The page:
As noted in the review below, the golfer crosses a road to far more undulating part of the property to play holes 8 through 14. This part of the course has excellent land for golf with most holes touching a large hill through the center of course. The real star of the show was the golden fescue which came into play on a number of shots, and to a lesser degree the cross wind impacting virtually every shot. While many of these holes ran in parallel, each presented unique challenges. The most memorable to me was the 13th. The player must decide whether to push their luck playing over a creek from the tee (to leave a wedge) or laying up (to leave a mid-iron); this decision is critical as the green was very narrow and deep – pin spots could probably add or subtract 30-40 yards, depending on their location.
All in all, I left Agawam Hunt Club incredibly impressed by the tight, compact nature of the routing that never felt squished, and the architects’ ability to route holes over – not around – the most compelling features of the course in the design. A few aspects of the round held me back from offering a higher rating. These include:
• Generally modest conditioning: Rhode Island had a wet spring, and the necessity for better draining at Agawam was evident in somewhat shaggy, damp fairways. Firmer conditions would have added more strategy to the course.
• Some overgrown trees which impacted tee shots: The chutes through holes like 3, 7, 17, and others have clearly shrunk over the years, limiting some shot choices.
• A somewhat predictable, blasé finish: the final four holes were more of the same at Agawam Hunt. The 15th, previously a par five with a ‘cut-off-as-much-as-you-can’ tee shot, had been neutered to par four with a somewhat awkward blind tee shot due to maintenance issues. The 17th, despite having a great green complex tied into the 2nd tee box, was so similar to other holes. The 18th green was, in my opinion, among the lesser memorable on the course.
• Worth noting also was the very strange custom I saw at many older Rhode Island clubs of having a hole converted into a driving range. In this case, the 18th fairway was just peppered with hundreds of yellow practice balls. Having to sift through that mess, in wet conditions, to find your own ball after a blind tee shot left me with a bad taste in my mouth. As if this was not strange enough, despite paying my dues, the four driving range mats were not even open to me as a public player. This was somewhat rude and unwelcoming.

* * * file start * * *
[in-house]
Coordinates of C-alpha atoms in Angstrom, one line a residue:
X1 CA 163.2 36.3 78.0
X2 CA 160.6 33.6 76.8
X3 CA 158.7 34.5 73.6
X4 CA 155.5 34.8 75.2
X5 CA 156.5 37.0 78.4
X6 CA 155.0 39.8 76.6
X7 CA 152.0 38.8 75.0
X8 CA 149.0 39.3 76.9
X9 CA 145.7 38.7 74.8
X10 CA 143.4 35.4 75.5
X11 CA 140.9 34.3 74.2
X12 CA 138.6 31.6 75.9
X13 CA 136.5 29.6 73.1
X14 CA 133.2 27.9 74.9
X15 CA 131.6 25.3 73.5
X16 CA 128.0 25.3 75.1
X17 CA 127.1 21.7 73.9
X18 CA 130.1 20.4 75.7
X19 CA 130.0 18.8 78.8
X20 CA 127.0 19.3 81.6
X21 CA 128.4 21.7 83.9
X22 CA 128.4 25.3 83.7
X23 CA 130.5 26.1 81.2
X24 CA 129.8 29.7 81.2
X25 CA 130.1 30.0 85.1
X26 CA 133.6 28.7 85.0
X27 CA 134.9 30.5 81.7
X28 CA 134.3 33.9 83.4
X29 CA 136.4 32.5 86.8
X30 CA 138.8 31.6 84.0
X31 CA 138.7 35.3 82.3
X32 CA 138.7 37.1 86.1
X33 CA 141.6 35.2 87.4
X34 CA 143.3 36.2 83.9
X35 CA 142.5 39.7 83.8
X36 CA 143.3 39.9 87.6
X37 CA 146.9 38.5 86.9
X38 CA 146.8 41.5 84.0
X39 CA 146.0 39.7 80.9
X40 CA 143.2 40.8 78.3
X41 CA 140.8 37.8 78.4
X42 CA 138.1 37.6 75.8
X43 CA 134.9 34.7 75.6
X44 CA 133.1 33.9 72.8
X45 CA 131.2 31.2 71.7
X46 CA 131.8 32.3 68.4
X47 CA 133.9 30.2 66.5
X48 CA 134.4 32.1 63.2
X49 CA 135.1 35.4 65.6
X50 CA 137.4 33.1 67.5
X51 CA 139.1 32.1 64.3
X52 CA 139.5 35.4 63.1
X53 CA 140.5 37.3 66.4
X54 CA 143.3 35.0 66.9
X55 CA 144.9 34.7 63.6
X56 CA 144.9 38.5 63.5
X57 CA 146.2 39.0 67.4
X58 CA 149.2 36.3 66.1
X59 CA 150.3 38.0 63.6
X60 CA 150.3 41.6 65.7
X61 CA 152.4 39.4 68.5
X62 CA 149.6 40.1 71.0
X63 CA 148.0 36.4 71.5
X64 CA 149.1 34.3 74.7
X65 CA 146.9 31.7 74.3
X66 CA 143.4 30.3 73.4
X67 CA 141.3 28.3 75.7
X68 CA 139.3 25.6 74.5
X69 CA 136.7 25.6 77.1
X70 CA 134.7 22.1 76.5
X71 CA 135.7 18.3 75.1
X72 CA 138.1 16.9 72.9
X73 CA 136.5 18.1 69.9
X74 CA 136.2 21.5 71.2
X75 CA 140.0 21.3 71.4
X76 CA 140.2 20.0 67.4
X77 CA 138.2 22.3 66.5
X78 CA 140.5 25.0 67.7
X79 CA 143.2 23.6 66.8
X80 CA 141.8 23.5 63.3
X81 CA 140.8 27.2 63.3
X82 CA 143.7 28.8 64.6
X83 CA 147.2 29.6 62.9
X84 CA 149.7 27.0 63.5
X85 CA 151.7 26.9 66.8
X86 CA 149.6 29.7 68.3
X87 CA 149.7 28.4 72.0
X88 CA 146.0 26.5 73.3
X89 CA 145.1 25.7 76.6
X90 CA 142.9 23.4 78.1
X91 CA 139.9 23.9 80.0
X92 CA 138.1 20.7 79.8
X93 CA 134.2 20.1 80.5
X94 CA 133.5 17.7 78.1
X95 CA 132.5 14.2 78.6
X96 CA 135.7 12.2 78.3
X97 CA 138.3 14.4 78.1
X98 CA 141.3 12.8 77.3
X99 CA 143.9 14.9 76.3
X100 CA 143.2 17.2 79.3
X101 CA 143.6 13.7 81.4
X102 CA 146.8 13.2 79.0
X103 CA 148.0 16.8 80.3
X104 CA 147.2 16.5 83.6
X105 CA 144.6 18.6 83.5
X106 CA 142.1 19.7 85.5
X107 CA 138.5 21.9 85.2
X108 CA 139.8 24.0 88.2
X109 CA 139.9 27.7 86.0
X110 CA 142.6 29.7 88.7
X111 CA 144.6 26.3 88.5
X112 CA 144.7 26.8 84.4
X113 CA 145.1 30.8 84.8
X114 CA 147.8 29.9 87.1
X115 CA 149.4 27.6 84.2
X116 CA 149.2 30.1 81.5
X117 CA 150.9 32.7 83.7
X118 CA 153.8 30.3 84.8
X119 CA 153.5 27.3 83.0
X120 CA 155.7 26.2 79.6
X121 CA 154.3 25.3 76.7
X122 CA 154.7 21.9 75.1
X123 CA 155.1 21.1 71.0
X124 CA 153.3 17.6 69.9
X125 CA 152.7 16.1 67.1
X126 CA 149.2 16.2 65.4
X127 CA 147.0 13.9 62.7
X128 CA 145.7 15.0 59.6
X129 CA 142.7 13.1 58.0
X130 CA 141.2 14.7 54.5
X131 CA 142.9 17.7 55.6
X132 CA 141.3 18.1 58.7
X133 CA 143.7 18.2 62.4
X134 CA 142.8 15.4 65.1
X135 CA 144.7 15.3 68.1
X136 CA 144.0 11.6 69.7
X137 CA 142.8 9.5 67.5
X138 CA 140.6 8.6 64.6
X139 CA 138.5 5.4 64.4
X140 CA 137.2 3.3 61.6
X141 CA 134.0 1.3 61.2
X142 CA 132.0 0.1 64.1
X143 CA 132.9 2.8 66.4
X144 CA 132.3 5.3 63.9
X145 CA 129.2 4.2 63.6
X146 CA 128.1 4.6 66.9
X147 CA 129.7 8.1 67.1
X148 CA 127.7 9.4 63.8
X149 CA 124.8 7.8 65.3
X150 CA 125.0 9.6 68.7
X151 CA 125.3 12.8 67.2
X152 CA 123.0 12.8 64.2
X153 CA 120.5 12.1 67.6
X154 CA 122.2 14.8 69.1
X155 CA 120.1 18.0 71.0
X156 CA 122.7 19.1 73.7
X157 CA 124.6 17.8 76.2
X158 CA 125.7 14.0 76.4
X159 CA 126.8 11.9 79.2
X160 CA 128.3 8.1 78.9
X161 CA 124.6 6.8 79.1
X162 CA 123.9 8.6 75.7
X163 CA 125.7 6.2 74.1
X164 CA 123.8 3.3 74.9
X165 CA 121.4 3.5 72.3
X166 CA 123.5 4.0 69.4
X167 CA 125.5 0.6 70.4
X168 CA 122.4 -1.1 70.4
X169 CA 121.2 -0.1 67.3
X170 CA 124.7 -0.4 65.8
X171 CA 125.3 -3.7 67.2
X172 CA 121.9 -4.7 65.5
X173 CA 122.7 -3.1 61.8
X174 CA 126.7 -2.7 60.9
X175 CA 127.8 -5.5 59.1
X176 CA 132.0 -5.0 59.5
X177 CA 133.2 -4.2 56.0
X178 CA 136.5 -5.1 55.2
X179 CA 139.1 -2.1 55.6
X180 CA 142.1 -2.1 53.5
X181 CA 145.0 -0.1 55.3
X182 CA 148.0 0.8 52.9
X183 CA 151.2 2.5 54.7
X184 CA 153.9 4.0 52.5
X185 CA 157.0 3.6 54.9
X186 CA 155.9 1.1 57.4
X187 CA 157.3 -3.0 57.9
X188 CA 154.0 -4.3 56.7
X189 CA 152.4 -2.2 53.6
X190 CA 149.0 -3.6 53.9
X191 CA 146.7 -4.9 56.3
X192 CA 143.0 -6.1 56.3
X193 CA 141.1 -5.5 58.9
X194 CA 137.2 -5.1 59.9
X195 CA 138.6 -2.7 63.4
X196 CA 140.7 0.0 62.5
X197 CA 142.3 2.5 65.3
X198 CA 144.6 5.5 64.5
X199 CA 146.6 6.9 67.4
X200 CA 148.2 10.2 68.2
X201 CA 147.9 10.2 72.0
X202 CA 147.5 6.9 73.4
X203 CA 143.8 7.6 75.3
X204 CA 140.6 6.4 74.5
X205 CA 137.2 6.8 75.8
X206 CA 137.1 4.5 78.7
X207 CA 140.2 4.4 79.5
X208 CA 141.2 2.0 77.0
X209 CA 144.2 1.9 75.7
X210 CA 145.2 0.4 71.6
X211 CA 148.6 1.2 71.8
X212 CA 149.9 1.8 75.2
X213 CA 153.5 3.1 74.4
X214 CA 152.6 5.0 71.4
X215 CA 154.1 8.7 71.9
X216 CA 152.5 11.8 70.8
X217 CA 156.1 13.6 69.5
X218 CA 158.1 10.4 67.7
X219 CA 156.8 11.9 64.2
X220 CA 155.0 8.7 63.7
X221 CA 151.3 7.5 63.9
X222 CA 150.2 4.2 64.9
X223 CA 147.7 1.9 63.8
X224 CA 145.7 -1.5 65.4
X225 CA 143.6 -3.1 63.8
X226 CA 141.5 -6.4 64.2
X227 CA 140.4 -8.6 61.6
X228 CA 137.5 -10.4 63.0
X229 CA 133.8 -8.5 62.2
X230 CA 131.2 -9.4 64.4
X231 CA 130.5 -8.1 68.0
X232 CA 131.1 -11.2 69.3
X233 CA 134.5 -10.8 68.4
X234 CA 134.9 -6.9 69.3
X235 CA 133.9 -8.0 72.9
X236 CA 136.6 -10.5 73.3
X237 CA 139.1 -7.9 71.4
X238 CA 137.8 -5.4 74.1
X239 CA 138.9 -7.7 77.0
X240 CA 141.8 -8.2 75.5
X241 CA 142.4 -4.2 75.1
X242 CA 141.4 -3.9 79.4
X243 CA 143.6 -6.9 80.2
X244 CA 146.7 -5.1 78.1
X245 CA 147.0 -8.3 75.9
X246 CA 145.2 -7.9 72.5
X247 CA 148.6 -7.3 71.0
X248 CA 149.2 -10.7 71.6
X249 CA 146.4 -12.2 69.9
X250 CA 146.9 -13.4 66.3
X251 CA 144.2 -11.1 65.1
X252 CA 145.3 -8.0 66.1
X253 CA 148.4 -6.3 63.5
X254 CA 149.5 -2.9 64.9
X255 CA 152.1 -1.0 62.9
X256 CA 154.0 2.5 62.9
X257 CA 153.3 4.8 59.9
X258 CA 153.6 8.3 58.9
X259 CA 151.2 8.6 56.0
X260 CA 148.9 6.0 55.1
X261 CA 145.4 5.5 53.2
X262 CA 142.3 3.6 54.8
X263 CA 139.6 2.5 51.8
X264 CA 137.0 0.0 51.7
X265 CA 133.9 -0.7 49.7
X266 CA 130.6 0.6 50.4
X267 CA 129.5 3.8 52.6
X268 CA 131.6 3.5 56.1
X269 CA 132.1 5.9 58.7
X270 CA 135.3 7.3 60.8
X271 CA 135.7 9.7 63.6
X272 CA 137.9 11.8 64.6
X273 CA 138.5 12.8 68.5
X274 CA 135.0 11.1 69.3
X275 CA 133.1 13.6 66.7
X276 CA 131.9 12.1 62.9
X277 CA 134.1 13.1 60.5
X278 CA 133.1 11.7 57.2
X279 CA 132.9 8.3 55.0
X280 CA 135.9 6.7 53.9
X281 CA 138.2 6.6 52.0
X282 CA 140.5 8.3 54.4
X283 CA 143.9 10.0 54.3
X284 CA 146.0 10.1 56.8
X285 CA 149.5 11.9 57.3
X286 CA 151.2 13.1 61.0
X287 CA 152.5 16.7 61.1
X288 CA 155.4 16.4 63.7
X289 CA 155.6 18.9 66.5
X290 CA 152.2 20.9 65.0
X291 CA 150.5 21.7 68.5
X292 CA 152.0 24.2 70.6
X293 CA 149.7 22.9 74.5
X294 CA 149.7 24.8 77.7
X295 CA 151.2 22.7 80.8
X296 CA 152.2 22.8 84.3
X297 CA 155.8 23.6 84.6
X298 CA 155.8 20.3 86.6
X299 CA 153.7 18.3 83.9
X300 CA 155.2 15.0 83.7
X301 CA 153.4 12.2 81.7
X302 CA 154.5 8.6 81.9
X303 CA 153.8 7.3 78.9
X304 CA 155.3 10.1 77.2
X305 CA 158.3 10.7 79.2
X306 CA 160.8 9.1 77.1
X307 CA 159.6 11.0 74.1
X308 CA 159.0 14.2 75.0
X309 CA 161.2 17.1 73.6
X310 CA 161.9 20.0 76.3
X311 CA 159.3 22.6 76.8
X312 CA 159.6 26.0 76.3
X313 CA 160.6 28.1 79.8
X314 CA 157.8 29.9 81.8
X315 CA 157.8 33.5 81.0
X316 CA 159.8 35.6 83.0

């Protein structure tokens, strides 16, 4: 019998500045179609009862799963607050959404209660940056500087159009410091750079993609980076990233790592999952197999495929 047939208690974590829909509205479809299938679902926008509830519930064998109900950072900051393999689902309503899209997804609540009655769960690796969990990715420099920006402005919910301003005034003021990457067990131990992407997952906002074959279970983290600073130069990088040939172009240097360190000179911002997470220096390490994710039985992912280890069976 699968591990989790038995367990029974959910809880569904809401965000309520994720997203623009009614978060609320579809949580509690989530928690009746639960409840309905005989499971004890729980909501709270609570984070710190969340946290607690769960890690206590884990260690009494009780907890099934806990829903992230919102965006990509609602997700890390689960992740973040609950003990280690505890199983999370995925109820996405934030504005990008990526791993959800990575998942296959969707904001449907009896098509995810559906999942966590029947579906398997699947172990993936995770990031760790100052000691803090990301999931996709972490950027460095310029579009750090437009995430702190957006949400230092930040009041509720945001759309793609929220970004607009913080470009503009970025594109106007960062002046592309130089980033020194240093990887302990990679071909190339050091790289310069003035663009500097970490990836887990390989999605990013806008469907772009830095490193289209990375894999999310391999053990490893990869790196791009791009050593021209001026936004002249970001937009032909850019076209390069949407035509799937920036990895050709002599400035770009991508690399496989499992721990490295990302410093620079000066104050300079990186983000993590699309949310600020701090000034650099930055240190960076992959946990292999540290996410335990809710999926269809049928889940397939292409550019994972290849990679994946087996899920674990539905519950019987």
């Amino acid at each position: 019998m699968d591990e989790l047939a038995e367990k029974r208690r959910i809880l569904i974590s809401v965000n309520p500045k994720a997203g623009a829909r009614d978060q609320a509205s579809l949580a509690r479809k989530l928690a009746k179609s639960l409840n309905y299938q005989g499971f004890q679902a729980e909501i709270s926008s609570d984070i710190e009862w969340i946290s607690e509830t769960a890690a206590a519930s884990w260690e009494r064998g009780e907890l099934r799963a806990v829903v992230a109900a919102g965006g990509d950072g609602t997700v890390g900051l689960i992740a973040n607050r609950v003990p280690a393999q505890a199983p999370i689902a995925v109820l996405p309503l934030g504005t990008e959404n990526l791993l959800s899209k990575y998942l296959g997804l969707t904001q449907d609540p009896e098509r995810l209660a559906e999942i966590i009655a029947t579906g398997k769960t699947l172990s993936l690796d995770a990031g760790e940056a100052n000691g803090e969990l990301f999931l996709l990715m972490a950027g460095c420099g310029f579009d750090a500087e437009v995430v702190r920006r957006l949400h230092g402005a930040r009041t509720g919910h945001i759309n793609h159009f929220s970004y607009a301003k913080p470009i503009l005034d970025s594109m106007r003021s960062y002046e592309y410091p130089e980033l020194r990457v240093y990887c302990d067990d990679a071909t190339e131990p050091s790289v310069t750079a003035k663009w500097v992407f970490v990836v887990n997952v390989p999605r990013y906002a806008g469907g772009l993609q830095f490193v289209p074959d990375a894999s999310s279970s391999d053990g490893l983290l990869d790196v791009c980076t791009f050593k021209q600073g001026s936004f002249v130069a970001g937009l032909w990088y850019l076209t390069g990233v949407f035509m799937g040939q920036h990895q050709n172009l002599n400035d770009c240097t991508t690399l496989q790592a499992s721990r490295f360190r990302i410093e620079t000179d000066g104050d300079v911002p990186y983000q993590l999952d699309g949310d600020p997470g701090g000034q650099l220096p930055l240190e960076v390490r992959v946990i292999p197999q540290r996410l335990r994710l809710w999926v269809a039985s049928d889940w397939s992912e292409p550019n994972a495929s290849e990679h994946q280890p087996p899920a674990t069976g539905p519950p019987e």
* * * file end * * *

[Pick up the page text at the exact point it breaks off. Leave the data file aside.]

Agawam Hunt is the quintessential ‘great bones’ golf course that is ripe for basic restoration work. There are so many memorable holes on this very compelling routing. If the public-welcome policy continues, I would highly encourage you to check it out…just don’t expect to be treated like a member, or to find pristine conditions.
The most memorable feature at Agawam is the trip from the 7th green to the 8th tee. It requires the golfer to walk through the garage of a two-family house that borders the property. It turns out to be a twofer as the golfer retraces her/his steps through the garage on the way back to the 15th tee. The second most memorable feature is the huge tree that sits in the middle of the 14th fairway………..just about where a well-struck drive would land.
Unfortunately, the rest of the course is less memorable. Considering the architects who’ve worked here—Willie Park, Donald Ross, Geoffrey Cornish and Gil Hanse—one might expect more. Agawam is not at all a bad course, it’s just that there are a dozen others in Rhode Island (including three within five miles) I’d rather play.